Nebraska officials take precautions for Tuesday primary election

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DAKOTA CITY, Neb. (KCAU) – More than 15 states have postponed primary elections due to covid-19 concerns. Nebraska is not one of them. Instead voters head to the polls Tuesday for a state primary that some are saying will set a new record for participation.

Nebraska Governor Pete Ricketts said election officials have had over a month to prepare for in-person voting. The extra steps being taken to protect Nebraskans.

“We’ve held elections through pandemics. We’ve held elections through wars. I think it’s important that anyone that wants to go to the polls is not disenfranchised, and that’s why we’ve been working so hard to keep these polls open,” Ricketts said during a press conference Monday.

Ricketts waived requirements for several Nebraska counties that are still seeing a rise in COVID-19 cases. His latest executive order issued today, allows out-of-county volunteers to work polls for Tuesday, including Dakota and Madison counties. Additionally, National Guard members will also be at polling sites to make sure they are properly staffed.

“So this is going to be around eight counties that we want to make sure we have proper staffing for, those will be Dakota, Dawson, Douglas, Hall, Lincoln, Lancaster, Madison and Scotts Bluff counties. So those counties in particular, we will have National Guard who have volunteered to help out if there’s a need to, if there’s not they’ll obviously not be deployed,” Ricketts said.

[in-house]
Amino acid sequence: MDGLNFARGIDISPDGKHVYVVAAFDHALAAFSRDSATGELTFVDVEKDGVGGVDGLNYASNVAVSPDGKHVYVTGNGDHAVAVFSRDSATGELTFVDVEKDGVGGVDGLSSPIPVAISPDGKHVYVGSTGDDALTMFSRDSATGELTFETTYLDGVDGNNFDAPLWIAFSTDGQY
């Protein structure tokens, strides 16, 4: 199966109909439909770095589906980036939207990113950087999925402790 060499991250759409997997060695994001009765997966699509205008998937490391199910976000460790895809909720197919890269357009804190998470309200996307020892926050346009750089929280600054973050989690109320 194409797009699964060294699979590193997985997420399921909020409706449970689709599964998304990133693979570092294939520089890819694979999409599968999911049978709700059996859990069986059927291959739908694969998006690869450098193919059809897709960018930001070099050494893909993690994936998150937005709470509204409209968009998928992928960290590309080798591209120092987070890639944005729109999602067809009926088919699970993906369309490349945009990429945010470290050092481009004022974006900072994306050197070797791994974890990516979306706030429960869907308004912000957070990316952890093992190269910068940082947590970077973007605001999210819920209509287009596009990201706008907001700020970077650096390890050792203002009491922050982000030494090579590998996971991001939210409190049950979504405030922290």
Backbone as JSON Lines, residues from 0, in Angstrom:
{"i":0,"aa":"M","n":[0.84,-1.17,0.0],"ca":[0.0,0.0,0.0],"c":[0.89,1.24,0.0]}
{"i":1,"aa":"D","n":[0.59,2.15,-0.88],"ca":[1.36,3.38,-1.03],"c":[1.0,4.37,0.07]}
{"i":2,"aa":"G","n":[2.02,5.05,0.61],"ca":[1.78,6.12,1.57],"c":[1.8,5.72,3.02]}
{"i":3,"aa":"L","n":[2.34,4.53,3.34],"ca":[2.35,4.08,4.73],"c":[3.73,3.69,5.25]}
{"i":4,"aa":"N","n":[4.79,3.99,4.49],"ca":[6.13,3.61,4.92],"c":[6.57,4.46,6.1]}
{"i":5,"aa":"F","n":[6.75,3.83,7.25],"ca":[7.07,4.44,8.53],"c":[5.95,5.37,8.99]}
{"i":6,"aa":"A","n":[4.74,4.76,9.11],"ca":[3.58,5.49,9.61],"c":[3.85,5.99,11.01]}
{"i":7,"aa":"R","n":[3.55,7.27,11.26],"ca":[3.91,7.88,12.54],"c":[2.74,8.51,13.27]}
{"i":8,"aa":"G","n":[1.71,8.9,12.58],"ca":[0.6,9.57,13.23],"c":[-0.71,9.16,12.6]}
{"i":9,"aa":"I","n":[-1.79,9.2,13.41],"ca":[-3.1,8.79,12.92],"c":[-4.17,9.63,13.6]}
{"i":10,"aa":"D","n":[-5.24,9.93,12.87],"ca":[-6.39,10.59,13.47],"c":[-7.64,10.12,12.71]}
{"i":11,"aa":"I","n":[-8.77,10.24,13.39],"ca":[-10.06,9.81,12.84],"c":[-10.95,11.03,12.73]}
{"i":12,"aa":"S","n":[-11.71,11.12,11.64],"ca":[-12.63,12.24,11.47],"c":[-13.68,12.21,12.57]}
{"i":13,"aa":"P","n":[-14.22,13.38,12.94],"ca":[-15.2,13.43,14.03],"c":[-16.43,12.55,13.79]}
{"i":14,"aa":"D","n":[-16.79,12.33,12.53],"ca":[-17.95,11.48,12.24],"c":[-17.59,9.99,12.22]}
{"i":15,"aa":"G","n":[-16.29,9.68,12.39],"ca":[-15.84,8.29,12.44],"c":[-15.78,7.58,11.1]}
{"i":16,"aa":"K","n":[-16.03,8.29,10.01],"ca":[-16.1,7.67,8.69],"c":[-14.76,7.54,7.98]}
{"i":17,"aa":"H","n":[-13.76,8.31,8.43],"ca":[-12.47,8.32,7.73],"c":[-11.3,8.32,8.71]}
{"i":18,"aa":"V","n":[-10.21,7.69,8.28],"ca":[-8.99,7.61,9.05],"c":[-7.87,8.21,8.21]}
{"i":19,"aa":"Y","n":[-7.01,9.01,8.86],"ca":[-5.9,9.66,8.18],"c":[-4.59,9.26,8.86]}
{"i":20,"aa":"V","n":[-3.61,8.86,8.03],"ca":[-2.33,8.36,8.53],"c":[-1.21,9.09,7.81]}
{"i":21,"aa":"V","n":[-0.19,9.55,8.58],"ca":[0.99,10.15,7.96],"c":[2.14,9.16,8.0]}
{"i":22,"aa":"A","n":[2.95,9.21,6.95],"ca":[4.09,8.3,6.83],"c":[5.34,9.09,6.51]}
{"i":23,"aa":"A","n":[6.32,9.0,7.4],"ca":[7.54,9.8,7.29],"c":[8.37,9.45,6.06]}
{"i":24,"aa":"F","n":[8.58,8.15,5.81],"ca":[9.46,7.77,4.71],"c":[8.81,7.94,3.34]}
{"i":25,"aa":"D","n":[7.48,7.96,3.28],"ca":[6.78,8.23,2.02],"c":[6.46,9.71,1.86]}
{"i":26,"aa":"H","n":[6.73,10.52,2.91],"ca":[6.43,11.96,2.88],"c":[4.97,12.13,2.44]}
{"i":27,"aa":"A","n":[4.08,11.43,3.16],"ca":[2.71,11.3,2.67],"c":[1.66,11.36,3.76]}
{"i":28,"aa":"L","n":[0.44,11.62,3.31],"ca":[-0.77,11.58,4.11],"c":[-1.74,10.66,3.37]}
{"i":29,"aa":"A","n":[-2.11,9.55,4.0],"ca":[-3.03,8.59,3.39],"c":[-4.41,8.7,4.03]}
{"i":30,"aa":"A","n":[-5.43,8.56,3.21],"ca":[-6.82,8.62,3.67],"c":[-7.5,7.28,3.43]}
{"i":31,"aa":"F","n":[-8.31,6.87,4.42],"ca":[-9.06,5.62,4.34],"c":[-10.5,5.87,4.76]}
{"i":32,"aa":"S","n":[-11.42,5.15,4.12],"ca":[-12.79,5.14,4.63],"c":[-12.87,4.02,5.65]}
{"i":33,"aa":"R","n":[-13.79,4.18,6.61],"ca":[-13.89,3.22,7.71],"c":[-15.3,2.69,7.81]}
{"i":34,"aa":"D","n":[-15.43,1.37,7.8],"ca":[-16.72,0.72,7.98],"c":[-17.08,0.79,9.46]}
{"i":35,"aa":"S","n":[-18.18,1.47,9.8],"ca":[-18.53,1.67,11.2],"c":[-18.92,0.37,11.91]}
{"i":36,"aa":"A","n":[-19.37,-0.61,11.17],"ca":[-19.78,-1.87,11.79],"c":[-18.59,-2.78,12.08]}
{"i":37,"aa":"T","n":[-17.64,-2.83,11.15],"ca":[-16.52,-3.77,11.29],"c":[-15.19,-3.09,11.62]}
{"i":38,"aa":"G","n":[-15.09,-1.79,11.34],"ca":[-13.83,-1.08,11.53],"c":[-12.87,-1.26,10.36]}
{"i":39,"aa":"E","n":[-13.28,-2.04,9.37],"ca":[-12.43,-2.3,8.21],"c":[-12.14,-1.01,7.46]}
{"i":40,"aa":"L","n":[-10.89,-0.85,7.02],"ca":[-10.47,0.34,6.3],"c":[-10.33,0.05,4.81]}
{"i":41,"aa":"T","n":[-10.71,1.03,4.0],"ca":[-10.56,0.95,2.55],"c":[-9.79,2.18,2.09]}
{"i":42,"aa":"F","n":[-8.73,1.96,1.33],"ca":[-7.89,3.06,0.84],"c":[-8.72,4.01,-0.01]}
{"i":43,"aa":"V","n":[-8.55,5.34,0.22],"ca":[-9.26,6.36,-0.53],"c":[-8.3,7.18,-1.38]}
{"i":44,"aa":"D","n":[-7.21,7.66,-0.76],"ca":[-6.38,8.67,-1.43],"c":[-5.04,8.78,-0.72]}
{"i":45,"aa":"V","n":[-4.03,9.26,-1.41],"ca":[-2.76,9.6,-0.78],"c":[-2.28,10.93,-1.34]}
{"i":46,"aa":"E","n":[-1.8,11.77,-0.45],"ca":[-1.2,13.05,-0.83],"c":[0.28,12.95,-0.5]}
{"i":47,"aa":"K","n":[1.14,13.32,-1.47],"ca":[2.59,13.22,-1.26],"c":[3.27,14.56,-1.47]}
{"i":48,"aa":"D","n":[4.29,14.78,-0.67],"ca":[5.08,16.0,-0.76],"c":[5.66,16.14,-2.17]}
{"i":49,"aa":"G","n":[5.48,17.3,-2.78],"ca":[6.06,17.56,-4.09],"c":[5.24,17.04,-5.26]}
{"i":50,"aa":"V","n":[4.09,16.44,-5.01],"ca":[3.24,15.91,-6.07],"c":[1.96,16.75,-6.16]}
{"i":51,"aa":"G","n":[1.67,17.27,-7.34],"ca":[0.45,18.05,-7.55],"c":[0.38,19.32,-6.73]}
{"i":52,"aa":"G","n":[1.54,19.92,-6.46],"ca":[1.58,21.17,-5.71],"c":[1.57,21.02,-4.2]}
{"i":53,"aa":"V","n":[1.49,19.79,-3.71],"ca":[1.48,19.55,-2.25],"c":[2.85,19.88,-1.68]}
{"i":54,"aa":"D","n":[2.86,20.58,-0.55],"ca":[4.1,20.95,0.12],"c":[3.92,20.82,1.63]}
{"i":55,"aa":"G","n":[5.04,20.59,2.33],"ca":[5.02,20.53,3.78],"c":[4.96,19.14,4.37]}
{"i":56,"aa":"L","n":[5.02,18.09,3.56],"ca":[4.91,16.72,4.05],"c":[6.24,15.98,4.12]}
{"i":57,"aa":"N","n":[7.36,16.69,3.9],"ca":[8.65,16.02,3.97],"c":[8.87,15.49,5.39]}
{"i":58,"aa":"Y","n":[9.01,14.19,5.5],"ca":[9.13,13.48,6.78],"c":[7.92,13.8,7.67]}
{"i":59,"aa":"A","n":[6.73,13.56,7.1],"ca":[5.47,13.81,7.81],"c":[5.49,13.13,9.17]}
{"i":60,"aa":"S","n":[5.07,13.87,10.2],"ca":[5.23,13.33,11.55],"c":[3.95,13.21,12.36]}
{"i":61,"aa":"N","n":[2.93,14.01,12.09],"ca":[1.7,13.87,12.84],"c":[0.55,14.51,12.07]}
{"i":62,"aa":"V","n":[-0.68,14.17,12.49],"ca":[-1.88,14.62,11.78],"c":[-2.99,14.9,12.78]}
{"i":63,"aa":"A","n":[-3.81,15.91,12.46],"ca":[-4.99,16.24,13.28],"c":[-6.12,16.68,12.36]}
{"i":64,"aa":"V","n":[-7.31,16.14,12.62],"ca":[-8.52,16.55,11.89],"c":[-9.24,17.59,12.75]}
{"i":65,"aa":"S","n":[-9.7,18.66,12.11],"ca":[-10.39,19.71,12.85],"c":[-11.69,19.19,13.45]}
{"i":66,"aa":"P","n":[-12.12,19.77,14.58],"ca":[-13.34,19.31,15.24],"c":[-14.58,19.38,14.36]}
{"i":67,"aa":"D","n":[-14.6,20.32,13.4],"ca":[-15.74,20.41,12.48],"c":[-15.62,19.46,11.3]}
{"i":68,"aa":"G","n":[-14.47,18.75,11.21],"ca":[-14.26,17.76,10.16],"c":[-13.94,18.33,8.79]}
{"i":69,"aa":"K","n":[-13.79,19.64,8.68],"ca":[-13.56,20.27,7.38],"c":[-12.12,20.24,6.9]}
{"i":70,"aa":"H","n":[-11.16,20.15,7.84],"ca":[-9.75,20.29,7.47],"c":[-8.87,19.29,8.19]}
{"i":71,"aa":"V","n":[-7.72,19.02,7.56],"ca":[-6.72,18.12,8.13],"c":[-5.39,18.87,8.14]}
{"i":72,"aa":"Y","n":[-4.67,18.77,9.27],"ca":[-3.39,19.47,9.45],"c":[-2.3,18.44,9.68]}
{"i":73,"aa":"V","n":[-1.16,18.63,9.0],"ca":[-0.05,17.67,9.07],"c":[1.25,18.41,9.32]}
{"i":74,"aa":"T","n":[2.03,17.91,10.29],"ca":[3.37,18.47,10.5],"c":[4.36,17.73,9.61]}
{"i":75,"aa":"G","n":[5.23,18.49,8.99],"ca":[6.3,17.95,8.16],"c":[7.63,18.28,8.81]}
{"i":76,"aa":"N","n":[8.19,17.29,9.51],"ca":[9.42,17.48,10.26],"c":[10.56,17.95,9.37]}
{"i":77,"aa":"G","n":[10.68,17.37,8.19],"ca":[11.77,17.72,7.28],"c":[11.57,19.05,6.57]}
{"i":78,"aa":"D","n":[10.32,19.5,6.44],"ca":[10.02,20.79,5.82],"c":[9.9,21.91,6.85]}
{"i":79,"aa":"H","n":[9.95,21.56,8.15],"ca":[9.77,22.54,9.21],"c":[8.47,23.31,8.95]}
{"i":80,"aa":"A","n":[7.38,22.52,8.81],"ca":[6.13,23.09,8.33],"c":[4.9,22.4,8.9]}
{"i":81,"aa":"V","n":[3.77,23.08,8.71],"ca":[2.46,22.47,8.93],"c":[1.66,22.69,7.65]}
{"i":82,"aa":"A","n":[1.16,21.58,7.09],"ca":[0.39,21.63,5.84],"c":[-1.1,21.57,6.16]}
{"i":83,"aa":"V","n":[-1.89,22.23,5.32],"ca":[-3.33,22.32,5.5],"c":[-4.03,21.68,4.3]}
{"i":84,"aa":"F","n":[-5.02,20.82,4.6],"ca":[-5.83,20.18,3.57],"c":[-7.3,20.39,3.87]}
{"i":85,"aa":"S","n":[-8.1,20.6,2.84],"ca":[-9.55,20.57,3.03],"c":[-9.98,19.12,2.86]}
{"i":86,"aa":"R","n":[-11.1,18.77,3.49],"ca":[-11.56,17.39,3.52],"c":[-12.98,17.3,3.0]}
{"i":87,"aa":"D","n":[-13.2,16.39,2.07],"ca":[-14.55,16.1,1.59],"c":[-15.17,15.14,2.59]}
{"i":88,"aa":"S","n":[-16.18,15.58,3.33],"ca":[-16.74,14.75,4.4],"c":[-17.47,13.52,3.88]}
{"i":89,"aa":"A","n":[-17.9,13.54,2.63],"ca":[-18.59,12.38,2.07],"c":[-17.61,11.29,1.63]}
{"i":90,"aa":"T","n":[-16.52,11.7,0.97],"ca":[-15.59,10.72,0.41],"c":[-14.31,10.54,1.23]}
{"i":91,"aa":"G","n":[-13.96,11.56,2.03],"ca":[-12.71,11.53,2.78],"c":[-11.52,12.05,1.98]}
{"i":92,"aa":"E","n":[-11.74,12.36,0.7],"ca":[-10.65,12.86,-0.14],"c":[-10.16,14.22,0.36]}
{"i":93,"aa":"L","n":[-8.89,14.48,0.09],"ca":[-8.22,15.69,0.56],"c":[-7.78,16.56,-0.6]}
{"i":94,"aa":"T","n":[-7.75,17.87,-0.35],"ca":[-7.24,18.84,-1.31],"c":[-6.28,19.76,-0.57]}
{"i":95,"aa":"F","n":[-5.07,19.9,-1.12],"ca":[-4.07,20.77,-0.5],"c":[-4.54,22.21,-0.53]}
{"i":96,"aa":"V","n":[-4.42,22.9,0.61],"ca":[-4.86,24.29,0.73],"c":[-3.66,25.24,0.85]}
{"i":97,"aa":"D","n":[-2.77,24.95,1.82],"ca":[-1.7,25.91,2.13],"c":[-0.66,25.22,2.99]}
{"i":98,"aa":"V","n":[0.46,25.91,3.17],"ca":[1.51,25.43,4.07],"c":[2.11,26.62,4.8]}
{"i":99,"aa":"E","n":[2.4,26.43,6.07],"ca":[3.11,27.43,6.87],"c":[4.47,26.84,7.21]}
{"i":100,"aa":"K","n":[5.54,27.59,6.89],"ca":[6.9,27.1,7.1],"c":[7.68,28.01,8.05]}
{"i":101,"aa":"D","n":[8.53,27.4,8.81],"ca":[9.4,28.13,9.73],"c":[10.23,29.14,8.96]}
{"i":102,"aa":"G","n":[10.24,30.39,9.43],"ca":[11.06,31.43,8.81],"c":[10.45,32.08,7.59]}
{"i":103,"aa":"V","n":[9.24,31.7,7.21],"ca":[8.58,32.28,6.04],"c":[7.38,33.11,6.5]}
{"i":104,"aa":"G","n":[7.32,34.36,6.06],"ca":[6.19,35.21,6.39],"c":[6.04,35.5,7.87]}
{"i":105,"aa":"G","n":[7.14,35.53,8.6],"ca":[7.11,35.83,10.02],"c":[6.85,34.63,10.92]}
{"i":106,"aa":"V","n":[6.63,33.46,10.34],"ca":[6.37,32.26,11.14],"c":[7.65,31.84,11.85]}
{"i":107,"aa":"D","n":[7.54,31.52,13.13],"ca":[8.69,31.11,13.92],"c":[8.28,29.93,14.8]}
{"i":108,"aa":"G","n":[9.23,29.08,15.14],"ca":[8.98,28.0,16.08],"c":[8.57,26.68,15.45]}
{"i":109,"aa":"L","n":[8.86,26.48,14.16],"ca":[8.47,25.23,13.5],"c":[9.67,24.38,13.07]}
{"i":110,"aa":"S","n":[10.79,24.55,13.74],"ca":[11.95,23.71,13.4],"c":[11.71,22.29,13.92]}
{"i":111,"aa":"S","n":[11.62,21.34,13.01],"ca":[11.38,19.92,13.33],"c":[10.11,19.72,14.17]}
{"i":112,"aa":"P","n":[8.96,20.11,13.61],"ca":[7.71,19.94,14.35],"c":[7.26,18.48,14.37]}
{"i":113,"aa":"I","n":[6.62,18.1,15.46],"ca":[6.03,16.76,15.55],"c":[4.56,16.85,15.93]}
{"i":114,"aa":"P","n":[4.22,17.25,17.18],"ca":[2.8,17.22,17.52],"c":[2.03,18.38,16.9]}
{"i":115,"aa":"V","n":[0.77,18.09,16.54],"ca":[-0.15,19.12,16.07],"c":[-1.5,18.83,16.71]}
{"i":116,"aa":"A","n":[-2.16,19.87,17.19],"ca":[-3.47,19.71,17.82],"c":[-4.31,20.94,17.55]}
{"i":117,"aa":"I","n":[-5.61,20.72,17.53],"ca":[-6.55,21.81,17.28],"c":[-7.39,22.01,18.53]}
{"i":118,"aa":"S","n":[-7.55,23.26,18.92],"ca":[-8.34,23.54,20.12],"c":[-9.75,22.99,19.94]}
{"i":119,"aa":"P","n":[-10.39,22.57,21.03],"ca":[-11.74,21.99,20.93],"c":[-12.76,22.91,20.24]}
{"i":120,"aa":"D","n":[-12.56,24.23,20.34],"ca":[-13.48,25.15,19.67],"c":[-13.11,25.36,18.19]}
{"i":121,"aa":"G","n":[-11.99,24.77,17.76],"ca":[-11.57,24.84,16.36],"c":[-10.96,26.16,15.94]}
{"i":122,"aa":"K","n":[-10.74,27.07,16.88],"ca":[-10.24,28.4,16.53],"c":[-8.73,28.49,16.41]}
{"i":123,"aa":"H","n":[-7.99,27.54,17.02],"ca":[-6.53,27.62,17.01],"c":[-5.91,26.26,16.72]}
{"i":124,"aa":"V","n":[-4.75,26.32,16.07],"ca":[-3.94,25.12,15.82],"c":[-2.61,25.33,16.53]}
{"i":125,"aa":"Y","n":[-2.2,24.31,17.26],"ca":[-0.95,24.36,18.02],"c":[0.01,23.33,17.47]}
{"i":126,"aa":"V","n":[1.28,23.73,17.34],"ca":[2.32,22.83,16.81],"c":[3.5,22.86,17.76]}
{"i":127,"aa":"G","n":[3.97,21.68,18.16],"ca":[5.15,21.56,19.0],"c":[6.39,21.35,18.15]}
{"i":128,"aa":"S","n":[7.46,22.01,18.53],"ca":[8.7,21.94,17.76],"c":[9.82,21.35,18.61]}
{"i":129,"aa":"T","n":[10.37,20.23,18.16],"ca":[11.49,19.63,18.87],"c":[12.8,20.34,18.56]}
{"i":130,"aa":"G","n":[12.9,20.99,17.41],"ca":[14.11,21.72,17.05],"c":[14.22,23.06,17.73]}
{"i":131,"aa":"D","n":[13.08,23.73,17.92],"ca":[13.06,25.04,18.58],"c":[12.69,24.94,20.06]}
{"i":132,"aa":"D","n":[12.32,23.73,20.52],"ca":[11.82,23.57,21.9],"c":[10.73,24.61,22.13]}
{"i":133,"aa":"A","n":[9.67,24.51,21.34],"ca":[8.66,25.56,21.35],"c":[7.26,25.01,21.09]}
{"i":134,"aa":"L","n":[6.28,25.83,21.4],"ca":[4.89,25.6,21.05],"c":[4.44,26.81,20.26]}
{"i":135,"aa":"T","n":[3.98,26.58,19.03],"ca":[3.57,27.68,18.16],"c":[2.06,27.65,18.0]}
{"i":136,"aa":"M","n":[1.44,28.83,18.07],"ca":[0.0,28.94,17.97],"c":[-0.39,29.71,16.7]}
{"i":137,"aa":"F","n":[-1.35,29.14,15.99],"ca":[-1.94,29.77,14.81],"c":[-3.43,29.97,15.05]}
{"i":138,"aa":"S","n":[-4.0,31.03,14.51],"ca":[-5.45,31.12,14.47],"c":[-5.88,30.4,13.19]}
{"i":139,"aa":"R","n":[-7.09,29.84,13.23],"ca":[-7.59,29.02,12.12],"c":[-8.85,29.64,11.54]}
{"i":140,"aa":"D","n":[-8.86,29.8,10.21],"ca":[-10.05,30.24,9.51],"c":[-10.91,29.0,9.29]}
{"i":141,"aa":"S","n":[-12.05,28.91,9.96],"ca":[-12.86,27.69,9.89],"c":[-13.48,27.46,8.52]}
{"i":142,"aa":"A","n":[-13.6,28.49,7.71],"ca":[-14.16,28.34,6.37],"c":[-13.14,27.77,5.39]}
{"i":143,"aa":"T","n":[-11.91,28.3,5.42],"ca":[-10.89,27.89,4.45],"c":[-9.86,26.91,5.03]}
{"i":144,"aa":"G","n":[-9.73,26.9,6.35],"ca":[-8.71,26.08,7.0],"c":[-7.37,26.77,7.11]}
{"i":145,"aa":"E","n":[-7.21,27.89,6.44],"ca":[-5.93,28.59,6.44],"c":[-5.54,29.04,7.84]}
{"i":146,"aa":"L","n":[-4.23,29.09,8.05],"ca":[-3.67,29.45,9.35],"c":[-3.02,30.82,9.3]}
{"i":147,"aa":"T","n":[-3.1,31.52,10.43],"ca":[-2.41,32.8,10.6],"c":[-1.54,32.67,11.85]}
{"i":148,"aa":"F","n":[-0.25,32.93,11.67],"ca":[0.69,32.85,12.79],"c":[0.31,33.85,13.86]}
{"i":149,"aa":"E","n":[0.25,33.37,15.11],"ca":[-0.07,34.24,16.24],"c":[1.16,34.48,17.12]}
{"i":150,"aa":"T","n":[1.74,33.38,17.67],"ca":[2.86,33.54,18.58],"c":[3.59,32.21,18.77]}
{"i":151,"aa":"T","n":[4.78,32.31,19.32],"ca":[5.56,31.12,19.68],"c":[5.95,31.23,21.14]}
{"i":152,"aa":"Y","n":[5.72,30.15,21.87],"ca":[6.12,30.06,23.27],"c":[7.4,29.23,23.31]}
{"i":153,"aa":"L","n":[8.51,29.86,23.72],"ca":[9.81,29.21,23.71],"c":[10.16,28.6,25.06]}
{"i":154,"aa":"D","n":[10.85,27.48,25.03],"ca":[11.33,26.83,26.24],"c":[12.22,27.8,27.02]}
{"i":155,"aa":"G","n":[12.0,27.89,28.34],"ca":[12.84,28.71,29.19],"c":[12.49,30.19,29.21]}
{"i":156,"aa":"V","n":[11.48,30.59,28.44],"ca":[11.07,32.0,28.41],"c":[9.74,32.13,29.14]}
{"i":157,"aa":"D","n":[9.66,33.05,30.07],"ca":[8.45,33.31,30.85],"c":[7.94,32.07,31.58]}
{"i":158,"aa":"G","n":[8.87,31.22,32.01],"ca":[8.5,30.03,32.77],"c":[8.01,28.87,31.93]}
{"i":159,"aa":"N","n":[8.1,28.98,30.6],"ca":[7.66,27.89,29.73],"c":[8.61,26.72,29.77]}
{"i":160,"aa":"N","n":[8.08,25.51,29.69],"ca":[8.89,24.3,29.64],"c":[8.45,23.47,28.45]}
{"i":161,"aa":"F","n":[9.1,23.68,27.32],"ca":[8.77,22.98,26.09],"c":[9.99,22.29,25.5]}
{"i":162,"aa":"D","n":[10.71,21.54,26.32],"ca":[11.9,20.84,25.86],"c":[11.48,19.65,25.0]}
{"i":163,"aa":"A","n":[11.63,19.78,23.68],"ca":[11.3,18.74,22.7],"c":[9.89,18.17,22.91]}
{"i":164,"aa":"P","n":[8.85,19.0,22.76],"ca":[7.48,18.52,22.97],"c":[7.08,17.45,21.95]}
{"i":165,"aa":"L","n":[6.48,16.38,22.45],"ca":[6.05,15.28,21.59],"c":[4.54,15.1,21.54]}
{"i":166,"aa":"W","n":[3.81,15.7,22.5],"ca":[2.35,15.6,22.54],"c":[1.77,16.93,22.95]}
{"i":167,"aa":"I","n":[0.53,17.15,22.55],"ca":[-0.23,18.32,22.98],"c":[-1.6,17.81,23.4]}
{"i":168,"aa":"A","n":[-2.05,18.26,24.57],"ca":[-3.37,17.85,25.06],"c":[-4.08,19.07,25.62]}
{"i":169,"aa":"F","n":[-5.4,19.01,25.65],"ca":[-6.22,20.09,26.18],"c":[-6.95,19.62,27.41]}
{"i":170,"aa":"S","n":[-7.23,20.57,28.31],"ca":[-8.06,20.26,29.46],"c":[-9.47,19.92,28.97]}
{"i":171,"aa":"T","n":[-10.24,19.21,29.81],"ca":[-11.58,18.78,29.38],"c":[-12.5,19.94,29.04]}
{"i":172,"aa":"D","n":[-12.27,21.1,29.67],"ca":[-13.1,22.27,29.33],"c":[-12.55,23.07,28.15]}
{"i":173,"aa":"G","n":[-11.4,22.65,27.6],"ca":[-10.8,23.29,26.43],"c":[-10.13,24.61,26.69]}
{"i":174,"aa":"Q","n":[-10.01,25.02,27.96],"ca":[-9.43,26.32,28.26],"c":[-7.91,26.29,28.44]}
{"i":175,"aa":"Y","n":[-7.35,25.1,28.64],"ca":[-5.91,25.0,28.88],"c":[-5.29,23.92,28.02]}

As Nebraskans decide which candidates will be on the ballot come November, poll workers across the state will be wearing gloves, masks and face shields to ensure the safety of voters and staff.

Dakota County Election Commissioner Joan Spencer said poll workers will be wearing gloves, masks, and face shields. Voters will also be provided a mask and pen upon arrival and will take both with them when they leave. Nebraskans can vote in person Tuesday from 8 a.m. until 8 p.m.

While polling sites will be open, Nebraska election officials have encouraged absentee voting. Secretary of State Bob Evnen said in mid-April that 340,000 Nebraskans had already requested mail-in ballots.

Nebraska’s primary will be the first in-person vote since Wisconsin’s much-criticized primary over a month ago. The Wisconsin vote was plagued with a poll worker shortage and long lines at voting locations.

KCAU 9 News will have the primary results on our website as soon as they are available Tuesday night.

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